Jerk chicken is something I was slightly more familiar with, but seemed like a must-order at a Jamaican restaurant.

Jerk chicken.

Unfortunately, most of the dishes were luke-warm (despite taking over 25 minutes to arrive) and food that’s not hot enough is a huge pet peeve of mine (Thanks, Mom). Temperature aside, none of the dishes were very memorable. However, I can’t decide if this is because they were mediocre Jamaican dishes, or if I’m simply not that fond of Jamaican food. Either way, I should try more Jamaican/Caribbean food before I decide.

So that’s it. Happy belated Goatober. Eat more goat.

Inside Bamboula.



12 Acre Lane, SW2 5SG (tube: Brixton)

about £7-£10 per person (lunch)

note: meals seem to be £3-4 pounds cheaper at lunchtime but portions are still dinner-sized.

We were asked to write in the guest book!

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Billingsgate Fish Market

I love fish markets. I get it from my dad, who used to make us wake up at 5am during any vacation near an ocean to go check out men selling fish.

I used to think it was crazy, but now I too like to watch men selling fish.

So, on Saturday morning Pete and I woke up early (5:45am) to go to the UK’s largest fish market. According to Wikipedia, Billingsgate opens at 5:30am, but I’ve heard the restaurant people go around 3-4am while they are setting up. It’s packed up and closed down by 8am, and next time, I’d go even earlier as they were starting to clean up by the time we arrived around 6:45am.

Here are some photos from the visit.

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One word of advice- don’t let out any high-pitch yelps if a crab escapes from it’s box and falls to the floor- the fisherman will mock you. Not that I speak from experience.

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I is for Iranian: Patogh

Inside Patogh, top floor.

The point of EATabetical, I suppose, is going to restaurants that perhaps don’t feel like England. Well, instead of going a a restaurant that feels foreign for this letter, we went to an entire street.

Edgware Road, London

The Southern end of Edgware Road near Marble Arch in West London is known for its Middle Eastern restaurants and late-night shisha bars. Some areas are even referred to as “Little Cairo” and “Little Beirut.” It is no surprise then, that area is known for some of the best kebabs in the city.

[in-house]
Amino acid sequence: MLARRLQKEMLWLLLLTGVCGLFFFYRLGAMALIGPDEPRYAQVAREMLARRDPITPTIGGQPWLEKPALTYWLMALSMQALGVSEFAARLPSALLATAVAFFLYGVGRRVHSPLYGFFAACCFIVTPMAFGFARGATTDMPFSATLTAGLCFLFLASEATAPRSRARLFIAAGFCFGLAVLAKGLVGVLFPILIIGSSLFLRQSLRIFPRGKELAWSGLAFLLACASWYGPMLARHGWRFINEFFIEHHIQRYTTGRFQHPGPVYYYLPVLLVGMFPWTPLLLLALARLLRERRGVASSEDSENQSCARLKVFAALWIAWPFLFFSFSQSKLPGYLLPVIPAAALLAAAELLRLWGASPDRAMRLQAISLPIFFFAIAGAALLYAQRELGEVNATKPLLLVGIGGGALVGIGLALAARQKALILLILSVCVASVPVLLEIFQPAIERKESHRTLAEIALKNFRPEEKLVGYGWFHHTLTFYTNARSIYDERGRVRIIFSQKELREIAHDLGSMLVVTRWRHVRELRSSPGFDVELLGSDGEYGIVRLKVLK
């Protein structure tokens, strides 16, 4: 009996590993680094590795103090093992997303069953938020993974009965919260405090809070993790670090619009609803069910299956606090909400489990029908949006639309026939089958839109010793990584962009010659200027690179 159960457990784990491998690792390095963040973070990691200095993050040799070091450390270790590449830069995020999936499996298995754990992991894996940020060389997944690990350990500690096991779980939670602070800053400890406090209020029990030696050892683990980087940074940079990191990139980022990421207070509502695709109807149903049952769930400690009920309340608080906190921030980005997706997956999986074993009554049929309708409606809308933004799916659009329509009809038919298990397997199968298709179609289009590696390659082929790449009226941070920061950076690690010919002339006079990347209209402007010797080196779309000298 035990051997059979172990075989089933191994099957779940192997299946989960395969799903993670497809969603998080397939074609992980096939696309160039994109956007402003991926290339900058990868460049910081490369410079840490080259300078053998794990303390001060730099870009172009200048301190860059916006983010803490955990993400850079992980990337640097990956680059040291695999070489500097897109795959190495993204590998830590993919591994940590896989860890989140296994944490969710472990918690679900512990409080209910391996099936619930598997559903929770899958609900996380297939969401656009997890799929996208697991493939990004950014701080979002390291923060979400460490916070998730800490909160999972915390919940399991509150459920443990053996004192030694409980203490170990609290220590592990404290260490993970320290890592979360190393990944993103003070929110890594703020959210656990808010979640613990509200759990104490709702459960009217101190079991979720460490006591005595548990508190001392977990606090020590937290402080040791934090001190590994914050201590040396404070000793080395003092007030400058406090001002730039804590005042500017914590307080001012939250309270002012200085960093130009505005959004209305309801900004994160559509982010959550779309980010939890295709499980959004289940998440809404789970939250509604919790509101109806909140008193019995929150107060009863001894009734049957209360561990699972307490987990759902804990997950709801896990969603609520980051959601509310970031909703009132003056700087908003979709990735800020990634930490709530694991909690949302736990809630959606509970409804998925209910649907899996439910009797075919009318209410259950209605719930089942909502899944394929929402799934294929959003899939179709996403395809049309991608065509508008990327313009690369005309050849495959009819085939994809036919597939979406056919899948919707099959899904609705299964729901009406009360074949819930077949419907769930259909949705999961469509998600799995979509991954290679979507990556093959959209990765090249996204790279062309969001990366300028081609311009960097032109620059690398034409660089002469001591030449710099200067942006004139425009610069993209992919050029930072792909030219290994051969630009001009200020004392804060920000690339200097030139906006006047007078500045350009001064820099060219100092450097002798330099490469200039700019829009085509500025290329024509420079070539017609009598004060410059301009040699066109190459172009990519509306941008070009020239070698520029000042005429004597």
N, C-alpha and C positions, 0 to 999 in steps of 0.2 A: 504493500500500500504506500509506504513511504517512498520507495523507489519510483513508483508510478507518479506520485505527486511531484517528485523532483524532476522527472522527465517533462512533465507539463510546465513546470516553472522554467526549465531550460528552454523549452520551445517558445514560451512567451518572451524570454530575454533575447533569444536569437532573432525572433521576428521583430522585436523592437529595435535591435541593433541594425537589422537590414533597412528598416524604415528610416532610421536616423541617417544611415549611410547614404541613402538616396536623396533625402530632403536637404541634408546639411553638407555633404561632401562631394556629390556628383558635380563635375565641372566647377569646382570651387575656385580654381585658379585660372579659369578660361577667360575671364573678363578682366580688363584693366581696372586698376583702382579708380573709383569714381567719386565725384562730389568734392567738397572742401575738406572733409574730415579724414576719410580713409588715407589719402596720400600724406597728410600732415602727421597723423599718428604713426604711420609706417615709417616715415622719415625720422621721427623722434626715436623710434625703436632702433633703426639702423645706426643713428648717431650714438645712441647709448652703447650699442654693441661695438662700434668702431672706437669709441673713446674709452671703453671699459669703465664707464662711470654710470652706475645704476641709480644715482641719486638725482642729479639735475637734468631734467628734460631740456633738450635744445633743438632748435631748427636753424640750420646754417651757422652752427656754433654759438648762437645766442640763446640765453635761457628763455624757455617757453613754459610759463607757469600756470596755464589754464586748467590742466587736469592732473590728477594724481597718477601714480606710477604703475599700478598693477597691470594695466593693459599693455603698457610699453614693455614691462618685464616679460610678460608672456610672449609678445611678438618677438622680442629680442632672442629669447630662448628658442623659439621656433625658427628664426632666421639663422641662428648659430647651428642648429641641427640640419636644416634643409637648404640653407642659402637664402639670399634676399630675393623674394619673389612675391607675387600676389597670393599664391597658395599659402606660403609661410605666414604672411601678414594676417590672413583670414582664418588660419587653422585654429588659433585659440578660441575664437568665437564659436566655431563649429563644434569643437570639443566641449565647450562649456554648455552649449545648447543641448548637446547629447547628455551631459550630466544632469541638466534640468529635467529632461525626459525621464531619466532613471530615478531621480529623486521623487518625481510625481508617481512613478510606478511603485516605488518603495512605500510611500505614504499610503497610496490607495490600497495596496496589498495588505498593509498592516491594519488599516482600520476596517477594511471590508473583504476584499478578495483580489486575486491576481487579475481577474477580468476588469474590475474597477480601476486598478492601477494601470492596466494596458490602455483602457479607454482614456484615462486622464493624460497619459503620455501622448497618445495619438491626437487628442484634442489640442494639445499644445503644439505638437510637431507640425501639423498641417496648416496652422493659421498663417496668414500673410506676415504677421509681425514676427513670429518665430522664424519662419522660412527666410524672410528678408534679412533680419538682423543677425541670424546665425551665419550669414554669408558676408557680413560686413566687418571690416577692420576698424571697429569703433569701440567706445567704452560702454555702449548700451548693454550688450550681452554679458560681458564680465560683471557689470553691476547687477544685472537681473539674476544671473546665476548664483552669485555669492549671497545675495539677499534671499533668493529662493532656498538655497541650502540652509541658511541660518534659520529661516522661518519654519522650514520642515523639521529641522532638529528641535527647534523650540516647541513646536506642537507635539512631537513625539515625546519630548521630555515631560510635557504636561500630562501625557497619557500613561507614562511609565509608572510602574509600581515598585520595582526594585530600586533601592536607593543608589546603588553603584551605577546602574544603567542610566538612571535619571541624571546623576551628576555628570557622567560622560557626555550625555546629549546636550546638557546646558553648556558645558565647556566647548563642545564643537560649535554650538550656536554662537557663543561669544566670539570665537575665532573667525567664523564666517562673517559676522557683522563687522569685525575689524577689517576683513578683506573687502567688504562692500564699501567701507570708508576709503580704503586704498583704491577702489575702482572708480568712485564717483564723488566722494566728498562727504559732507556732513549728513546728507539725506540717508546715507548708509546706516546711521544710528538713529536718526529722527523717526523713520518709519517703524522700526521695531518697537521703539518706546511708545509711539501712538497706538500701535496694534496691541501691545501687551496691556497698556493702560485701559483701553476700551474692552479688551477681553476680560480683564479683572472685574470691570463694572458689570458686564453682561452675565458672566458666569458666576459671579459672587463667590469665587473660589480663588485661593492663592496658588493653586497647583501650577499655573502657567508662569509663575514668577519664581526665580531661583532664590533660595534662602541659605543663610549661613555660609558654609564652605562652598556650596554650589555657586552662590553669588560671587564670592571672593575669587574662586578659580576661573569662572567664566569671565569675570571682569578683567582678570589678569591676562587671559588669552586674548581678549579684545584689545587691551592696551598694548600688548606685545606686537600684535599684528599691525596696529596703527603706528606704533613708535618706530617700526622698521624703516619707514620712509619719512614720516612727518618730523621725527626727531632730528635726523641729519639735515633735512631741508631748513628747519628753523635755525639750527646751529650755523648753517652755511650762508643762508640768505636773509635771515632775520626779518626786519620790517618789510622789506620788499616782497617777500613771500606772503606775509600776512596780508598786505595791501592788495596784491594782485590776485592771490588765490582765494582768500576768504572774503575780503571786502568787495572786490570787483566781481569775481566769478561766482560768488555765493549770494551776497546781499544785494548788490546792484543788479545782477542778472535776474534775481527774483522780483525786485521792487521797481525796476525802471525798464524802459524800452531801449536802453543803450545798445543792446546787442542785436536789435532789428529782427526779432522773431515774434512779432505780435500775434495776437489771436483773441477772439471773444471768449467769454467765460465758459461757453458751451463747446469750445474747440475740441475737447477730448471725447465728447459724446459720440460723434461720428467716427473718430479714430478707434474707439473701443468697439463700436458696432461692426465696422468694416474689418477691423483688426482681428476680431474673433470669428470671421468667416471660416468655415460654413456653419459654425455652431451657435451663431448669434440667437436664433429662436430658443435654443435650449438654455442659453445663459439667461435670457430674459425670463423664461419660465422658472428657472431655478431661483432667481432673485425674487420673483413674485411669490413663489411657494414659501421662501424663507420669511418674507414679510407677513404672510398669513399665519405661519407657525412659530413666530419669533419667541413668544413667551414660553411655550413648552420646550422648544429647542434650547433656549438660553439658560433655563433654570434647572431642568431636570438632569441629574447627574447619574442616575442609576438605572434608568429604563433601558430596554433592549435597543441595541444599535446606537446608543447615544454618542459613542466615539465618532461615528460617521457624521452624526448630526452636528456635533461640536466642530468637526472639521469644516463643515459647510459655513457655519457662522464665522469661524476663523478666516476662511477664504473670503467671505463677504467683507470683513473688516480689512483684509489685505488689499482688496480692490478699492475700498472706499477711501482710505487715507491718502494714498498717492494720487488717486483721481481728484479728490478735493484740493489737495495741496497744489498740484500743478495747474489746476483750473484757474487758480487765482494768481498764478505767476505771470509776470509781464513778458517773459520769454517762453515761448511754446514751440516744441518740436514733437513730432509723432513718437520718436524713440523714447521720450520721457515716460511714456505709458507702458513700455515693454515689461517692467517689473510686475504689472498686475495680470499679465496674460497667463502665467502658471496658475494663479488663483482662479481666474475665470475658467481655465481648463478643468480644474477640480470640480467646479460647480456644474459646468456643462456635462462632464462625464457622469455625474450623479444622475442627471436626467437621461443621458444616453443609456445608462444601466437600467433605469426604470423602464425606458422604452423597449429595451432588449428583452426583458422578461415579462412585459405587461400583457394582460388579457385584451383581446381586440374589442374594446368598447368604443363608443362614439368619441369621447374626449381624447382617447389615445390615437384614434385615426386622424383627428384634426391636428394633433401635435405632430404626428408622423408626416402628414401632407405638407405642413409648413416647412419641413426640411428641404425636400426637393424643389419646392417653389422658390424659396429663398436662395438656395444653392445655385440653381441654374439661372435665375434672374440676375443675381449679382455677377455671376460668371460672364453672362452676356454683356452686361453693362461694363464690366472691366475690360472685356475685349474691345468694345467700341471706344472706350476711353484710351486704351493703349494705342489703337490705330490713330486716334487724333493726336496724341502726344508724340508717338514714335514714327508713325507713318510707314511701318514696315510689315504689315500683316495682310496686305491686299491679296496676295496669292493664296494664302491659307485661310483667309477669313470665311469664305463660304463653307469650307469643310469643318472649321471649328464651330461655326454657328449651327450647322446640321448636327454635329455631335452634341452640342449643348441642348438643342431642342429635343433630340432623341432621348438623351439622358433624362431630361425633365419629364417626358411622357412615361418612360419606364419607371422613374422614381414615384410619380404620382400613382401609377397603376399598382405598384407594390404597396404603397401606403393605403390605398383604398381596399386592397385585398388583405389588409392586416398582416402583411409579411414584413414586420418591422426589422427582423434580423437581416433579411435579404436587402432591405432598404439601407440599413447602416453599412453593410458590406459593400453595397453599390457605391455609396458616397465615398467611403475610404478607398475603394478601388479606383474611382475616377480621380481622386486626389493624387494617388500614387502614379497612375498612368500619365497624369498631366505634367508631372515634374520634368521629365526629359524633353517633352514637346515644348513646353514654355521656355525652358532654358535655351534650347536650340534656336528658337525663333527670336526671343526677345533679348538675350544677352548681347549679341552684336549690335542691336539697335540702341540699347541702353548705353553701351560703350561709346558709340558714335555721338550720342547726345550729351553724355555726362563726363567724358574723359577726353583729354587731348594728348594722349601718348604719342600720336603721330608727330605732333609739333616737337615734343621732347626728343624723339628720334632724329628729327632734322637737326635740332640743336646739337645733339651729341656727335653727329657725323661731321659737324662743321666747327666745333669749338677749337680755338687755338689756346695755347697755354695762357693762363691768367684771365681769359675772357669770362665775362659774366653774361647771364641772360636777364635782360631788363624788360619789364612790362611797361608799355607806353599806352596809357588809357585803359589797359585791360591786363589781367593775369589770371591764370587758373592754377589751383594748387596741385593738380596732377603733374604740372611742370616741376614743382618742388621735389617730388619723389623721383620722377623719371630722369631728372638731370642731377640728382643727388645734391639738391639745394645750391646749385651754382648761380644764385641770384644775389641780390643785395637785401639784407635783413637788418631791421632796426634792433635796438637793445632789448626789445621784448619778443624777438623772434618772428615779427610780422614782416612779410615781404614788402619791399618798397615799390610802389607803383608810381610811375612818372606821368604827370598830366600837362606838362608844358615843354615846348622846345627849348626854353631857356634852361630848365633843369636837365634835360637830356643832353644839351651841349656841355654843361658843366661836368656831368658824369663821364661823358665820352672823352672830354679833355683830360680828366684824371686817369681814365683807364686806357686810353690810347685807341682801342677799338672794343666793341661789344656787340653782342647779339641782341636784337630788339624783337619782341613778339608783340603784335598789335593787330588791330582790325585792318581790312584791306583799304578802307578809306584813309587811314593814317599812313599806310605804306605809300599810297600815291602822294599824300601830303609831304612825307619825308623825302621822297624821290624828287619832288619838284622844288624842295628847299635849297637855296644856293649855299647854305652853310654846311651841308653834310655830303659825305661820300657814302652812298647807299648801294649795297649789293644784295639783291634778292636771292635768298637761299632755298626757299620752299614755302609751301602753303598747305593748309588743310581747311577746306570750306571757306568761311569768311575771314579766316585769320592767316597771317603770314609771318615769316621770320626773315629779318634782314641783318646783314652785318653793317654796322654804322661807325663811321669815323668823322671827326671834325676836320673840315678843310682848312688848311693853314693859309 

I know what you’re thinking- kebabs don’t sound that exotic. But discovering the foods of the world isn’t always about finding the most hard to pronounce dish with the longest list of unheard of ingredients. In this case, we decided to make it about eating common Iranian cafe staples, prepared particularly well.


Patogh does just that. With only about seven tables scattered on two closet-sized floors and a one-page menu, Patogh keeps it simple. The options are basically a variety of appetizers (hummus, yogurt, salads) and mains that include minced lamb, lamb chunks, and chicken with your choice of rice, bread, or salad. Patogh is also apparently known for their enormous special Persian bread- a delicious cross between naan, pita, and Xinjiang bread, in my opinion.

"Special bread," with Pete's head as a size reference.

Simple works. Pete ordered the special lamb plate (both kind of lamb kebabs) and I ordered the “whole baby chicken.” Each dish was excellent. The stand out though, was the lamb kebab (chunks, not mince), which Pete declared the best lamb he’s ever had! My chicken never stood a chance next to that dish, which was fine, because servings at Patogh are huge.

Lamb special.

We also shared mast-o-musir, a yogurt and shallot appetizer made from some of the thickest, most delicious yogurt I’ve had and special bread. We were also served some hummus on the house! Word about EATabetical must be getting out… 😉

Whole baby chicken. (Check out that itty bitty chicken wing!)

After dinner, we tried to find a bar to sit outside at, people watch, and smoke a water pipe. Though there are dozens upon dozens to choose from and fruity tobacco can be smelled within a mile radius of Edgware Road, we had no such luck. The weather last weekend was waaaaaaay to warm for anyone to be missing out on an opportunity to be outside!

I guess we didn’t try any new foods on this particular outing, but I definitely won’t be limiting kebabs to the late-night, drunk-food category ever again!

Inside Patogh.



8 Crawford Place, W1H 5NE (off Edgware Road, closest tube: Edgware Road or Marble Arch)

meal for 2 with appetizers, BYOB: between £20-£30 (mains £6-10)